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Chornobyl Increased Thyroid Cancer, Research Finds


http://gdb.rferl.org/BD456B2C-D883-4FFA-8FCD-C390BC41E8CB_w203.jpg --> http://gdb.rferl.org/BD456B2C-D883-4FFA-8FCD-C390BC41E8CB_mw800_mh600.jpg Pictures of children born in Chornobyl in 1986-1987 at the Chornobyl Museum in Kyiv (epa) July 7, 2006 -- A new study confirms a marked rise in thyroid cancer among people exposed to radiation after the nuclear accident in Chornobyl in 1986.


Scientists from Columbia University in New York screened more than 13,000 people who were living in the most contaminated area of Ukraine during the meltdown of the nuclear plant and who were under 18 at the time.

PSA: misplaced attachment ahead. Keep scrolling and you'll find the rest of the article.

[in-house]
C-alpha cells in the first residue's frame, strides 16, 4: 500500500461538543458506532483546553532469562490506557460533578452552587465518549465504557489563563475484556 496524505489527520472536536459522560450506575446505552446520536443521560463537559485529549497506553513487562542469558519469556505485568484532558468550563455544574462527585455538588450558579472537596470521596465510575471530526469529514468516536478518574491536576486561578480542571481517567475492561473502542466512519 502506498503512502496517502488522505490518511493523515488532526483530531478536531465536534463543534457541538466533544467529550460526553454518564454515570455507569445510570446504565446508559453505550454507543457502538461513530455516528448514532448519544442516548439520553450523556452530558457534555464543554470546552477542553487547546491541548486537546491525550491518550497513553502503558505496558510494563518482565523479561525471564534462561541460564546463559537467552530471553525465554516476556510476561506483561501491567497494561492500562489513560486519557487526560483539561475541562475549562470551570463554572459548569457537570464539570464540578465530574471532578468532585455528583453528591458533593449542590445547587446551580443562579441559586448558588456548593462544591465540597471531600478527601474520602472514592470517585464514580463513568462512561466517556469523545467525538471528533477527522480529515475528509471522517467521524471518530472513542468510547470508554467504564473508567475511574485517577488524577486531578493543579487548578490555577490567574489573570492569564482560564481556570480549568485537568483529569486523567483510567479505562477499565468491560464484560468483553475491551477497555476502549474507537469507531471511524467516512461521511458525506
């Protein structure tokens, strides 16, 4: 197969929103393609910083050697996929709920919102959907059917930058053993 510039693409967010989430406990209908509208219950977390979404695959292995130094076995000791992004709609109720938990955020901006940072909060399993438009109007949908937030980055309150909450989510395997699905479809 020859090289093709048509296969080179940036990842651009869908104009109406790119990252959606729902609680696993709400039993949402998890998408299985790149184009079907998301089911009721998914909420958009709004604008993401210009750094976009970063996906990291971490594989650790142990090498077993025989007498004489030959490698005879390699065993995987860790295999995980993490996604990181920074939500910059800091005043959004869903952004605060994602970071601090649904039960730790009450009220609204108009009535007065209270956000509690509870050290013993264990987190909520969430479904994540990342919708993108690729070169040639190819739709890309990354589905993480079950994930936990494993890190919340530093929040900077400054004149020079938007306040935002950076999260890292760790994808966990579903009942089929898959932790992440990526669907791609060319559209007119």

(Reuters)

Chornobyl's Contamination Of Europe

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NOT JUST A LOCAL PROBLEM: On April 27, 1986, the day after the explosion at Chornobyl, workers at Sweden's Forsmark Nuclear Power Plant were found to have radioactive particles on their clothes, which led to a search for the source, and the first suspicions that a nuclear accident had occurred in the Soviet Union.
The cloud of radioactive particles from Chornobyl passed over Scandinavia, the Netherlands, Belgium, and the British Isles, before the wind changed, after which it was blown south over much of Europe. Radioactive contamination from the Chornobyl disaster was also detected as far away as North America and Japan.

LOCAL COVERAGE: Click here to see RFE/RL's coverage of Chornobyl in Russian, Ukrainian, or Belarusian.

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